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Vindication; Vying for Victory Via Vast Volumes of Variation

This past week I played Vindication for the very first time. And then proceeded to play it 4 more times over the next 2 days. 

Vindication is a fascinating game, it's been on my radar for awhile, ever since it hit shelves and the hype slowly but surely continued to grow. The game looks beautiful but the abstract nature of it had me completely uncertain as to whether I would enjoy the experience or not. So it was a pleasant affirmation to play game after game, and with each play my appreciation grew.

At its core, Vindication is a cube pusher. Move your guy around the map, gather cubes, then turn those cubes into other cubes until you win the game. The explanation inherently sounds pretty stupid, but many amazing games are cube pushers, even if it's not always cubes. Le Havre, Agricola, and many more are essentially glorified versions of "turn this into that". It doesn't make it a bad game but in Vindication this theme is so inherently so at odds with the theme of it that it stands out a bit more.

Where Vindication shines though, is  the cards and buildings of the game. There are 6 types of cards, and each type comes with its own giant stack, and despite initial appearances, you'll likely only see 3-6 cards from each stack per game. These cards are the core of the game...they provide unique abilities on how to most efficiently push cubes. And the fact that you see so few cards each game, makes every game completely unique.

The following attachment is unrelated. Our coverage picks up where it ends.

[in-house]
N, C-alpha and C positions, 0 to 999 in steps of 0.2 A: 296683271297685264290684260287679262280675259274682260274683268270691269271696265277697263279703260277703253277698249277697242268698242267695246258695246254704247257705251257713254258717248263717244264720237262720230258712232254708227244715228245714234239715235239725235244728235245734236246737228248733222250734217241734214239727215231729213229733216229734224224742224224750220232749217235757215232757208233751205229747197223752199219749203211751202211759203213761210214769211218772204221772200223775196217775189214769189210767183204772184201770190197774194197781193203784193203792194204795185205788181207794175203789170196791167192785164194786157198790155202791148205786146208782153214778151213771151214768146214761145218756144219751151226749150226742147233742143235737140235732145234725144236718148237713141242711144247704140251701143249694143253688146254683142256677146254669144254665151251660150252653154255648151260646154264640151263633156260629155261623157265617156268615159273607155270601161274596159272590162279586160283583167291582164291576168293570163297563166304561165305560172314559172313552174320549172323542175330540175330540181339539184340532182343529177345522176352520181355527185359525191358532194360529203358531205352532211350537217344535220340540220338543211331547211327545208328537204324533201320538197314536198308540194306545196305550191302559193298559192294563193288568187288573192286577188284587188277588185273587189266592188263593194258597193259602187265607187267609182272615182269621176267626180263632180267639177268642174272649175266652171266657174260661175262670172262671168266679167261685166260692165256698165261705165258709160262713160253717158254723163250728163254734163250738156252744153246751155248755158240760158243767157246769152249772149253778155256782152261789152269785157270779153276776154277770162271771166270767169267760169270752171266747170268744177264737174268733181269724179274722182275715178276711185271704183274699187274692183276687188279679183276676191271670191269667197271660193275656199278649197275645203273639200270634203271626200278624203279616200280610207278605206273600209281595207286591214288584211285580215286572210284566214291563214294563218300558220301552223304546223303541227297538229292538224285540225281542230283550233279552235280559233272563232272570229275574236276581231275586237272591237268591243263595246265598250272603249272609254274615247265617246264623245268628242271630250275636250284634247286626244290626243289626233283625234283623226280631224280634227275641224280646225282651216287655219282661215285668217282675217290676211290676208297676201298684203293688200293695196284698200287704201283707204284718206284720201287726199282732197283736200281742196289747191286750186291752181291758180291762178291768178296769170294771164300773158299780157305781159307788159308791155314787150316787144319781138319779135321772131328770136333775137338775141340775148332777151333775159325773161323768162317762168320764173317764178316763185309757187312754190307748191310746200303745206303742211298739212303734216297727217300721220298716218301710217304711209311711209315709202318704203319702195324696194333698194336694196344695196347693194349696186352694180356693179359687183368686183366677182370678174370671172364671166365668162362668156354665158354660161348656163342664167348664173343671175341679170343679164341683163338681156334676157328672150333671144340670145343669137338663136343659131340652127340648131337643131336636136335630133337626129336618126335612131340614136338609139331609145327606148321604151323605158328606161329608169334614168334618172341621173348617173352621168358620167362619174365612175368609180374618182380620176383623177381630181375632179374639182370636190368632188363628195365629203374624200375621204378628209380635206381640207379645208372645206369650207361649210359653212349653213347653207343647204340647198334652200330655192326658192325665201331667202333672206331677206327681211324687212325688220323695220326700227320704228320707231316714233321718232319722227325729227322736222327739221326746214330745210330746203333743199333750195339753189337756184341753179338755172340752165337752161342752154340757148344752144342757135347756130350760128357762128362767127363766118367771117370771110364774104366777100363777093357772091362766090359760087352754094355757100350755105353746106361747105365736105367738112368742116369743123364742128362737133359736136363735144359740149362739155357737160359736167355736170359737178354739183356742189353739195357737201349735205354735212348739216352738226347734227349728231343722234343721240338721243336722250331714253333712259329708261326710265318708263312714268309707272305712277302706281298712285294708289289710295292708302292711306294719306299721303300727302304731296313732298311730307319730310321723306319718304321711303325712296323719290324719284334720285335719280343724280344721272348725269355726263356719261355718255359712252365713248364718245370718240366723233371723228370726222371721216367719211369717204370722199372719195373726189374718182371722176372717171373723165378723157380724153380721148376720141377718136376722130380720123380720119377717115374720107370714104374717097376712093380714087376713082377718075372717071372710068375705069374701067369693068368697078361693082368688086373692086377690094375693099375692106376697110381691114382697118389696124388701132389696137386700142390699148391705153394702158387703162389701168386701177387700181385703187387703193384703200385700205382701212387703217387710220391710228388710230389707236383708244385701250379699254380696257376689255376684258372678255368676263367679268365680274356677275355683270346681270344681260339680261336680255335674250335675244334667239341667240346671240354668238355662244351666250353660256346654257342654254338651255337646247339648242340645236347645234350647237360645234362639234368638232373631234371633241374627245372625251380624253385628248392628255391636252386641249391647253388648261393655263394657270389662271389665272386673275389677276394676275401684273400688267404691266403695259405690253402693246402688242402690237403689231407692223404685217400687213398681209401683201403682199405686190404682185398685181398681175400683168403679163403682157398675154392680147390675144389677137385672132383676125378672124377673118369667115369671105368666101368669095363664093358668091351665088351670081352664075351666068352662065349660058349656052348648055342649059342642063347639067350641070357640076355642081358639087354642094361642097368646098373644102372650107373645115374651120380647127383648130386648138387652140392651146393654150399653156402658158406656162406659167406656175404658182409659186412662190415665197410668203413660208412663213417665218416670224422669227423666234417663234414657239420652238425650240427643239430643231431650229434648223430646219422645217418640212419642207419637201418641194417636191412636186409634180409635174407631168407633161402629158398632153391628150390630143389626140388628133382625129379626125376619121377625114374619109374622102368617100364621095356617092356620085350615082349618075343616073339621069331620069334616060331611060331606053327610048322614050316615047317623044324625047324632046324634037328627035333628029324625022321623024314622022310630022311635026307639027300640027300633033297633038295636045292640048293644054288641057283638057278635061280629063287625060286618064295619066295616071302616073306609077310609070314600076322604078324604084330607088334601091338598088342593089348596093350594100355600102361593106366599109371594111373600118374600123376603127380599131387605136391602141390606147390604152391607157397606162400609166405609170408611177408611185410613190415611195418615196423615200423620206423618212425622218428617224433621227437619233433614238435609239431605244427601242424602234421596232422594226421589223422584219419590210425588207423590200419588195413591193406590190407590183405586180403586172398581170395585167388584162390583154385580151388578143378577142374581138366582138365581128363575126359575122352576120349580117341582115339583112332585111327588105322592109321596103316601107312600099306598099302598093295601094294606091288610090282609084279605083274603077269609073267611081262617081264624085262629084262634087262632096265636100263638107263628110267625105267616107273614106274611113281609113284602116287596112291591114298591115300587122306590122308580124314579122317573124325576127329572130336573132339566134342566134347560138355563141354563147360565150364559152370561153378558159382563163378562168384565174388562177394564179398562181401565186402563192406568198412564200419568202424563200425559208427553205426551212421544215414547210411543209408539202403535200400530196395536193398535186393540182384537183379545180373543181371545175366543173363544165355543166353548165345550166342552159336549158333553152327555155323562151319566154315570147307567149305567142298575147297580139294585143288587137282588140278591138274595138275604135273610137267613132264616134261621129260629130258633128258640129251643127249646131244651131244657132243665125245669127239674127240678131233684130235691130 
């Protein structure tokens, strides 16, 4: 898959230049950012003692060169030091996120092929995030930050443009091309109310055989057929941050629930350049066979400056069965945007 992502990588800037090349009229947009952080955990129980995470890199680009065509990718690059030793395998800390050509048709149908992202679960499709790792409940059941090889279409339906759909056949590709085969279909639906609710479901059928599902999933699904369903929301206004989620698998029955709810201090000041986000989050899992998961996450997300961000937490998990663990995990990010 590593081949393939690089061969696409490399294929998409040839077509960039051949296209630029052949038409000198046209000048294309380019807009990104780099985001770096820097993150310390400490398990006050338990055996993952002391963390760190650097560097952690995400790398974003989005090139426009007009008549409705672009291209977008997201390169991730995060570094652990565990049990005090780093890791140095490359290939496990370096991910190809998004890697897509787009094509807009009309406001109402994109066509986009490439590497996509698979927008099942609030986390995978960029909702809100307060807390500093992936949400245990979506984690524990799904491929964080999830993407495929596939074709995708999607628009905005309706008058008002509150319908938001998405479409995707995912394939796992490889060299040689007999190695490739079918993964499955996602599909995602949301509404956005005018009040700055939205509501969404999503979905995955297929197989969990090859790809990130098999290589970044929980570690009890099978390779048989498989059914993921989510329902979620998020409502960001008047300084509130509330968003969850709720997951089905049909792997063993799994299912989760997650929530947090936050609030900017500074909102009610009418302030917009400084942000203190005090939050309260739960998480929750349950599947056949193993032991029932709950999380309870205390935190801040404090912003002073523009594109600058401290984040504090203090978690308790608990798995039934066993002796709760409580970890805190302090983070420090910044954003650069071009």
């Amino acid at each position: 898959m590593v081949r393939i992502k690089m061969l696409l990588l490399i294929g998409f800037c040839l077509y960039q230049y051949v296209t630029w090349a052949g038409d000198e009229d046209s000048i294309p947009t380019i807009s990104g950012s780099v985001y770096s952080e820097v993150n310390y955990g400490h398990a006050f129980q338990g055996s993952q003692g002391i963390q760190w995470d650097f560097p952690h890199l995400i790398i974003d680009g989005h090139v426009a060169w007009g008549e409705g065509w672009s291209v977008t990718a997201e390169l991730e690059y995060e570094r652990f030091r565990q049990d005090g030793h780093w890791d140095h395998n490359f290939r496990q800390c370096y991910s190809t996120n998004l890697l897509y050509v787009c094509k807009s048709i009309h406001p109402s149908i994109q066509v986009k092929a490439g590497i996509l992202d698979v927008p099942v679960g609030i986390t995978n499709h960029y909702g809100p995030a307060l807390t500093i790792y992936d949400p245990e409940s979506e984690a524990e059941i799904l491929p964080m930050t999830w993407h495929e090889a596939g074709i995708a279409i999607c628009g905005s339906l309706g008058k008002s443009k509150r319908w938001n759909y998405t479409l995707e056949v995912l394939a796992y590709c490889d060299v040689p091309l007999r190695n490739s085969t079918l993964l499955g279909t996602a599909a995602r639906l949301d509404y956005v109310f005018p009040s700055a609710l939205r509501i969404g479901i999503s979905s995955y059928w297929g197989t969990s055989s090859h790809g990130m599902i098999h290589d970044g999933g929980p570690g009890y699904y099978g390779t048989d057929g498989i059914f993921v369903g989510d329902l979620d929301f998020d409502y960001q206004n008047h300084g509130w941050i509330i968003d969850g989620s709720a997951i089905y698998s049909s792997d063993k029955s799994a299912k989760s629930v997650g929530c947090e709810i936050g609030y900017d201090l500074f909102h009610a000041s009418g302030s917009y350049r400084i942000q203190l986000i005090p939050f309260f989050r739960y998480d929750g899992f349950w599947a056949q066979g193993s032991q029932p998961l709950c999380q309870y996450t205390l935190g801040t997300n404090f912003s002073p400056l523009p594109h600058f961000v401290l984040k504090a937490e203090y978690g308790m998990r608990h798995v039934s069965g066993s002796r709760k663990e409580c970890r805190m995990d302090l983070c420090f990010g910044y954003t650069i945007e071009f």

Combine this with a variable map setup that changes each game, and different end game triggers that vary each game. These culmination of factors turns Vindication into a puzzle, a set of constraints and circumstances that basically presents you with a goal of "how do I win this game" that will be different each playthrough. Companions that were completely overpowered one game, had barely any effect the next. In another game getting relics was clearly how my friend won...and yet in the next game it was quests and being vindicated. Every game is different, every experience varied, and Vindication does all this in a (usually) short playtime. In most games Vindication comes in at 45-90 minutes, an amazing punch of strategy and enjoyable gaming for such a reasonable time frame. 

Sadly the most critical thing I can say about Vindication, is that it makes me question whether other games really deserve a spot in my collection. Games such as Glen More, Kingdom Builder, Endeavor Age of Sail...these are all great games that also deliver a great punch of strategy in a short time frame...and yet I enjoy Vindication vastly more. The rulebook is a bit abstract, but within half a game you'll "get it" although getting it won't help you win the next game....each experience truly is a unique puzzle.


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